Honeycomb vs Instrumental: What are the differences?
Developers describe Honeycomb as "Observability for a distributed world--designed for high cardinality data and collaborative problem solving 🐝💖". We built Honeycomb to answer the hard questions that come up when you're trying to operate your software–to debug microservices, serverless, distributed systems, polyglot persistence, containers, and a world of fast, parallel deploys. On the other hand, Instrumental is detailed as "Visualize any aspect of your application performance, measure production code in real-time, and share with your entire team". Instrumental is a real-time application and server monitoring platform. With over a million datapoints processed every second, we're one of the highest scale monitoring services.
Honeycomb and Instrumental can be primarily classified as "Performance Monitoring" tools.
Some of the features offered by Honeycomb are:
- High-performance querying against high-cardinality or sparse events.
- Accepts any structured JSON objects with a write key.
- Submit events via API.
On the other hand, Instrumental provides the following key features:
- Application monitoring - we accept any volume of arbitrary data, making it easy to set up graphs to measure the performance of your application in real time
- Server monitoring - Ruby apps can use our instrumental tools gem to monitor information like CPU statistics, memory usage, disk space, and all the other things you'll need to monitor your servers. Language support - Ruby is supported using a custom library, and all other languages are supported with our Statsd backend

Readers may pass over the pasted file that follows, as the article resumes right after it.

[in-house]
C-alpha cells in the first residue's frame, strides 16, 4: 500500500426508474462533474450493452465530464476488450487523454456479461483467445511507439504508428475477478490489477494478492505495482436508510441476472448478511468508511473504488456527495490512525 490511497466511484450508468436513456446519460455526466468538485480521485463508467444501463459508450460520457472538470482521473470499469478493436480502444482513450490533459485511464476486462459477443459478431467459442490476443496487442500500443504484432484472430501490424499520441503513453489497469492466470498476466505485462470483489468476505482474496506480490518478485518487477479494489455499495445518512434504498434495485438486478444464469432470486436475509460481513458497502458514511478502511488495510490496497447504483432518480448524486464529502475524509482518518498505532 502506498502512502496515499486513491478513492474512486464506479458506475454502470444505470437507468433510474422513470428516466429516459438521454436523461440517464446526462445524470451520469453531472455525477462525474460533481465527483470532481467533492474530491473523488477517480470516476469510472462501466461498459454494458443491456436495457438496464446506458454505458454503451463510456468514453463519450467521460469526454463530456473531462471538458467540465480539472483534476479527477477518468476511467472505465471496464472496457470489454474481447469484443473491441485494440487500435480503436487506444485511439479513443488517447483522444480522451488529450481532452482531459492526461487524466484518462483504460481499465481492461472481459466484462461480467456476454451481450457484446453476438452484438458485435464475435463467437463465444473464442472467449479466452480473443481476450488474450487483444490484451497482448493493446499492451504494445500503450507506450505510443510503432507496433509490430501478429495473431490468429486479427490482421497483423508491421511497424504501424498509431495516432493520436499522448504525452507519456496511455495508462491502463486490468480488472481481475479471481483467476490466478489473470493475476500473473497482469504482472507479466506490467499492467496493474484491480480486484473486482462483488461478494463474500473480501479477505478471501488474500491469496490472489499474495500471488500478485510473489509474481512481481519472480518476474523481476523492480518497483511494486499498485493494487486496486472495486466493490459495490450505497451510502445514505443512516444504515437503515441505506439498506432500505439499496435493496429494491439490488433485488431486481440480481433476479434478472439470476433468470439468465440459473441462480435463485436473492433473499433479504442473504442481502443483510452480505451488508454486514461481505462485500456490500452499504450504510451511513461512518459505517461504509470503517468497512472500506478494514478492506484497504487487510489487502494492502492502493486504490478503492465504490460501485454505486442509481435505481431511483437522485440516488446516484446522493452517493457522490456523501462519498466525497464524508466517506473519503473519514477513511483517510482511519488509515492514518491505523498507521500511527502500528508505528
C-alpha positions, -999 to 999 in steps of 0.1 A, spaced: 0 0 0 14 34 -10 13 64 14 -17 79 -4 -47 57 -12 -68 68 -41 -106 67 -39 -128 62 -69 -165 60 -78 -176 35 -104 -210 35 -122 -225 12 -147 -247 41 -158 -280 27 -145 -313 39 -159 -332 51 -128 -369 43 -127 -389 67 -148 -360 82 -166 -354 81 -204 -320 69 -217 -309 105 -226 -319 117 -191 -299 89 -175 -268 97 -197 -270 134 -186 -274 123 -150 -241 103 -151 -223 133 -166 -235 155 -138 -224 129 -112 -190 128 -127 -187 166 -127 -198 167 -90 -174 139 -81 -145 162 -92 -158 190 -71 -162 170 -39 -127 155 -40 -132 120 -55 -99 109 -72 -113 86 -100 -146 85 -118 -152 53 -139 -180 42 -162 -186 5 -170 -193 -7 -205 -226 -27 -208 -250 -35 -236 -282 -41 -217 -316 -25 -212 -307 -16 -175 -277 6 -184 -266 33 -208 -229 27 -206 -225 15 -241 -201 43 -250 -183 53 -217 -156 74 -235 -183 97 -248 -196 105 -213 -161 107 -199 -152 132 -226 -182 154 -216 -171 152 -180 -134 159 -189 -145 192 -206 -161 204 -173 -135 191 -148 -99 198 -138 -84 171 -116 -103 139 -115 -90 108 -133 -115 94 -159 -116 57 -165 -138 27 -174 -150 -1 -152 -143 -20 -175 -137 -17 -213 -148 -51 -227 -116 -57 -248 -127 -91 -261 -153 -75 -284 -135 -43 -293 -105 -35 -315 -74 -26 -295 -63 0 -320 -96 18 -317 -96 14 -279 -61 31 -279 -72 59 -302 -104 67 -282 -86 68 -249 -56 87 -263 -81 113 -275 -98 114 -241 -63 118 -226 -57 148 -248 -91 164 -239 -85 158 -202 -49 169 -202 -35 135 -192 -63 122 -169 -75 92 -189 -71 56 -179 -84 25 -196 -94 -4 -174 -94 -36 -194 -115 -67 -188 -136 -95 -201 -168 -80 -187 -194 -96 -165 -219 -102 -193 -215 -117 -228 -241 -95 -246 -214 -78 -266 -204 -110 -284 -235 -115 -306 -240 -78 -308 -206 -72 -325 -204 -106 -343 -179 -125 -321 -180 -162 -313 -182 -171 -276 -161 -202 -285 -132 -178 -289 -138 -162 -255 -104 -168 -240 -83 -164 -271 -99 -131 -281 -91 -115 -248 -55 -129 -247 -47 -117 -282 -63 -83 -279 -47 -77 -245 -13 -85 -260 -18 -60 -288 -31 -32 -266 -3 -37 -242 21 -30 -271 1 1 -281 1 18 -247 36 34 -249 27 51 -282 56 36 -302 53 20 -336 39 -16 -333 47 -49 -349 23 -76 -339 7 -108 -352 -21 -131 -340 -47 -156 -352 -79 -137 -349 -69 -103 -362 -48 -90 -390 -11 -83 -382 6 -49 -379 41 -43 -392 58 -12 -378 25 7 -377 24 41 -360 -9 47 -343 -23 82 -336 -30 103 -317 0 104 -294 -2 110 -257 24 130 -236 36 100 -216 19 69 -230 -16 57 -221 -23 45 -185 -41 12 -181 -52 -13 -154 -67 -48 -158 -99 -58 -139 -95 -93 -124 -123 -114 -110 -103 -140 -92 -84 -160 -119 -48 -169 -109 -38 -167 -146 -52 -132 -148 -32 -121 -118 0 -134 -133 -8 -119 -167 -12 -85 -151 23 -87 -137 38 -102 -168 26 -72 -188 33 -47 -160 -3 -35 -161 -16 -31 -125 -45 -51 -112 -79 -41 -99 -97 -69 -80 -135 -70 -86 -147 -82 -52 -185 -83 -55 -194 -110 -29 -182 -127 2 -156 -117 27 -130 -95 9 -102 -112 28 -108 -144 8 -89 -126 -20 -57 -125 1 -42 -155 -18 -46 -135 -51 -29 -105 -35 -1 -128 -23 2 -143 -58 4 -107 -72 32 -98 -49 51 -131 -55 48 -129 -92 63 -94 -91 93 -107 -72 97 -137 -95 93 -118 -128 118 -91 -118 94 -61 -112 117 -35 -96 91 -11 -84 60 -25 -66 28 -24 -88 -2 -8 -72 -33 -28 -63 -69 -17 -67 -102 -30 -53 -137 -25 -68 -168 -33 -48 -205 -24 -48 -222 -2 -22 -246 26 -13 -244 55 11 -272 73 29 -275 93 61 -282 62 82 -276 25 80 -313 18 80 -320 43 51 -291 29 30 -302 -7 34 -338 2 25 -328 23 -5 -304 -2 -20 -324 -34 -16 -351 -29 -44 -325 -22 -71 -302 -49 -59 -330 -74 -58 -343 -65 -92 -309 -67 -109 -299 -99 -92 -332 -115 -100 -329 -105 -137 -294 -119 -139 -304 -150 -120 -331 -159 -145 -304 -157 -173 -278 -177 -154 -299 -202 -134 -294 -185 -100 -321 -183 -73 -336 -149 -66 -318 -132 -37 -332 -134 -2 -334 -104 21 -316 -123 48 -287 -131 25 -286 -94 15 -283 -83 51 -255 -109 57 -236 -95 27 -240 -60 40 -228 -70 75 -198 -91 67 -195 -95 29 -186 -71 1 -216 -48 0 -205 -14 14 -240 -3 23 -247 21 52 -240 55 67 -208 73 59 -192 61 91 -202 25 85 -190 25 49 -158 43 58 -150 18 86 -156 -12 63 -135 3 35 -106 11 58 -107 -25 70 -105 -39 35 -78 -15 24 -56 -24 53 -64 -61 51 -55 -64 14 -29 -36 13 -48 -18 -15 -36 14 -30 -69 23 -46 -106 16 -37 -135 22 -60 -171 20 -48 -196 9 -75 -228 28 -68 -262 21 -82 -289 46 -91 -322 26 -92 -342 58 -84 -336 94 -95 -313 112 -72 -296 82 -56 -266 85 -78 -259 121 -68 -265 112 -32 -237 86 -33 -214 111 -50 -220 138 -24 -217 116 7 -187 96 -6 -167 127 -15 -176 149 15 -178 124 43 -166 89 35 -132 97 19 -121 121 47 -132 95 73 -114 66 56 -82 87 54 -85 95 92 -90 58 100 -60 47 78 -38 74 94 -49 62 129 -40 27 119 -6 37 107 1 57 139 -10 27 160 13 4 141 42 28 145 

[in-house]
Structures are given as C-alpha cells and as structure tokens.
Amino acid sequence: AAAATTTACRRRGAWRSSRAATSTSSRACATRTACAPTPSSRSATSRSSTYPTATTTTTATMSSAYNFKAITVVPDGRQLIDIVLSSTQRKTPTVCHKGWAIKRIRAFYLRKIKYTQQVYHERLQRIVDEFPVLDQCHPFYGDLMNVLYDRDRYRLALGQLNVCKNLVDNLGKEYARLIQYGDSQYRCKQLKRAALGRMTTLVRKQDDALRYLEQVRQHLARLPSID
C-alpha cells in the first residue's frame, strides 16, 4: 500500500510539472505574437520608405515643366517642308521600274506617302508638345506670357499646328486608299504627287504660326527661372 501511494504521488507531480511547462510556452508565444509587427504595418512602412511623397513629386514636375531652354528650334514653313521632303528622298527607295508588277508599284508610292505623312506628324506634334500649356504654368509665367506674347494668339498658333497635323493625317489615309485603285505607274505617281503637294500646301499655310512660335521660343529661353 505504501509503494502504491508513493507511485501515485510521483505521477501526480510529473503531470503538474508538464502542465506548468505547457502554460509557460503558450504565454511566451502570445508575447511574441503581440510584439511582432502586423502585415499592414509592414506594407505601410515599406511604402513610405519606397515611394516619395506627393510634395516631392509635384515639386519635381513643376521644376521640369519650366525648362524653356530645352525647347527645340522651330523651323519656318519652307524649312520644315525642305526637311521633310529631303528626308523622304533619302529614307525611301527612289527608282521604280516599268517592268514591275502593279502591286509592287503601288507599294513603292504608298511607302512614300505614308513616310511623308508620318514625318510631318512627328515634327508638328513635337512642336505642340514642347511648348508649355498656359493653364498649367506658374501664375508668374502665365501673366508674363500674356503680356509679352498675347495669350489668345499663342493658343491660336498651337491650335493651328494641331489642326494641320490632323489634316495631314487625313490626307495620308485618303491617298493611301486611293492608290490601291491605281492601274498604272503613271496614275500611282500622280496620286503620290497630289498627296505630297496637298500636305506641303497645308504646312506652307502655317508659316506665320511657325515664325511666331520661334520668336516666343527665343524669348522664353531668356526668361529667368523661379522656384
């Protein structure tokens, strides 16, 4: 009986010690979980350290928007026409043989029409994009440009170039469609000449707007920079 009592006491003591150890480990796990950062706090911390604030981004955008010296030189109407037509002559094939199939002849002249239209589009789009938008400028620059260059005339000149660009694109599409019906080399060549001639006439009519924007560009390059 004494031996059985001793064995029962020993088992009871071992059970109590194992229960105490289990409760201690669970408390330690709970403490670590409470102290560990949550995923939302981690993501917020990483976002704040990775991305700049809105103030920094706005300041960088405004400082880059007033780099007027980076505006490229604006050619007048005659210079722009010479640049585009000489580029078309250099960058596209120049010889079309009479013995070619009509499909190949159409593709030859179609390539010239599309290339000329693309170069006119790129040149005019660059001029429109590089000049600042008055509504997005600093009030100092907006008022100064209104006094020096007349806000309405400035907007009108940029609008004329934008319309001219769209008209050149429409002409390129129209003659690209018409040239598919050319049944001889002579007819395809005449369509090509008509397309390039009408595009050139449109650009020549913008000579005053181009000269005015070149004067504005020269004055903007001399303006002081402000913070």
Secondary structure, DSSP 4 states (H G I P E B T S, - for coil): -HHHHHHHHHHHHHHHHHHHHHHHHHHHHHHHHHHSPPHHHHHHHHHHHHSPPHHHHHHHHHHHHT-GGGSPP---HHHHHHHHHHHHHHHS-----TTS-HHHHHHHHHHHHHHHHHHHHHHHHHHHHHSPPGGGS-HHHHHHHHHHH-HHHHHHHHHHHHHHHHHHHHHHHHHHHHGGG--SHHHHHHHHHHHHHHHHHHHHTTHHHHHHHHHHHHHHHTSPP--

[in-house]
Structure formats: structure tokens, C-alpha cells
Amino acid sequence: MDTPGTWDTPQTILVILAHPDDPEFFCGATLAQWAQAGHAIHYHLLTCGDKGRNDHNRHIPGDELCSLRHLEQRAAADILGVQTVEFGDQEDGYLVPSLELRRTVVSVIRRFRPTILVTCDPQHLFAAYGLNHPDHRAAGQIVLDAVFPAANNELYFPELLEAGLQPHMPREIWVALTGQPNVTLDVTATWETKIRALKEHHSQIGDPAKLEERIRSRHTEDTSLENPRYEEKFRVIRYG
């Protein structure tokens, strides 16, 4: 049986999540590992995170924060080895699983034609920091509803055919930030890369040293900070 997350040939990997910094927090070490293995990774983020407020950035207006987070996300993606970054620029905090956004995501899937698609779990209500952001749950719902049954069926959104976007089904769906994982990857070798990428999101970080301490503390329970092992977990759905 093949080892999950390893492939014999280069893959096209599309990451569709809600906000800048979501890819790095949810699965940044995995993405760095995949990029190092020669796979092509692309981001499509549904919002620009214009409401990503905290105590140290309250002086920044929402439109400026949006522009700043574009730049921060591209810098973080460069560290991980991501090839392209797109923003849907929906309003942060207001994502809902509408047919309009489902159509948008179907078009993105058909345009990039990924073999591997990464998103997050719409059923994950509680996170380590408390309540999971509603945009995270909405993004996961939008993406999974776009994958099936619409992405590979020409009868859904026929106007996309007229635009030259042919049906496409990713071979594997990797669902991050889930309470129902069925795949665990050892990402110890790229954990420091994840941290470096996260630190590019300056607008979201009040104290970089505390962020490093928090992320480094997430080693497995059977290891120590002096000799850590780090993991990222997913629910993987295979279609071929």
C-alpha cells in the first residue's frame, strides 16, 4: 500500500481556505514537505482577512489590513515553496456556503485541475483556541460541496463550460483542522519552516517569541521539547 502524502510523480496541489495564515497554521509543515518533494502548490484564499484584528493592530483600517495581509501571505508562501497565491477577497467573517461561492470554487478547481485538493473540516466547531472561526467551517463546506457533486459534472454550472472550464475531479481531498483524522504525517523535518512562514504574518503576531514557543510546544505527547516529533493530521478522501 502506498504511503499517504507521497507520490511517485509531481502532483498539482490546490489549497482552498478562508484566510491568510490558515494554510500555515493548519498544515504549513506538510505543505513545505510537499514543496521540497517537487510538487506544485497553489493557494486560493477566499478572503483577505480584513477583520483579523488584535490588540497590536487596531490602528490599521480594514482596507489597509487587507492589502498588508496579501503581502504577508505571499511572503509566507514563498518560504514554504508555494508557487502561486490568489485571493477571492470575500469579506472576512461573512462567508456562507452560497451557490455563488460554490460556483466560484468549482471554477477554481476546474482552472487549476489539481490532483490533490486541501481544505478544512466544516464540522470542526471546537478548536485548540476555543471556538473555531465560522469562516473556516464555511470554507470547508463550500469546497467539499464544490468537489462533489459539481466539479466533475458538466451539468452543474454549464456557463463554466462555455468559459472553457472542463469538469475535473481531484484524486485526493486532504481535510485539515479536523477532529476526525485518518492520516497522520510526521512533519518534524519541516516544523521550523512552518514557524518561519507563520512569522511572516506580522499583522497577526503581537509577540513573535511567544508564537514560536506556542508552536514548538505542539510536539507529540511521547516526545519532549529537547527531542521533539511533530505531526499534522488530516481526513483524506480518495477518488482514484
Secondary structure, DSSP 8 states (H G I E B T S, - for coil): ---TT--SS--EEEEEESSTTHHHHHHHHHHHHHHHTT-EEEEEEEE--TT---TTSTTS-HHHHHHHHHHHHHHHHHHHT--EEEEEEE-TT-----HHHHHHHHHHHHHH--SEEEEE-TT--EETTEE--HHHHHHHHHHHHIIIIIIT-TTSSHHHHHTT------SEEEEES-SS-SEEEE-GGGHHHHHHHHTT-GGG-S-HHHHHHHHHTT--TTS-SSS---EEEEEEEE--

- RESTful API - upon authentication, data is collected and returned in strict JSON format
What is Honeycomb?
What is Instrumental?
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Why do developers choose Honeycomb?
What are the cons of using Honeycomb?
What are the cons of using Instrumental?
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What tools integrate with Instrumental?
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Our primary source of monitoring and alerting is Datadog. We’ve got prebuilt dashboards for every scenario and integration with PagerDuty to manage routing any alerts. We’ve definitely scaled past the point where managing dashboards is easy, but we haven’t had time to invest in using features like Anomaly Detection. We’ve started using Honeycomb for some targeted debugging of complex production issues and we are liking what we’ve seen. We capture any unhandled exceptions with Rollbar and, if we realize one will keep happening, we quickly convert the metrics to point back to Datadog, to keep Rollbar as clean as possible.
We use Segment to consolidate all of our trackers, the most important of which goes to Amplitude to analyze user patterns. However, if we need a more consolidated view, we push all of our data to our own data warehouse running PostgreSQL; this is available for analytics and dashboard creation through Looker.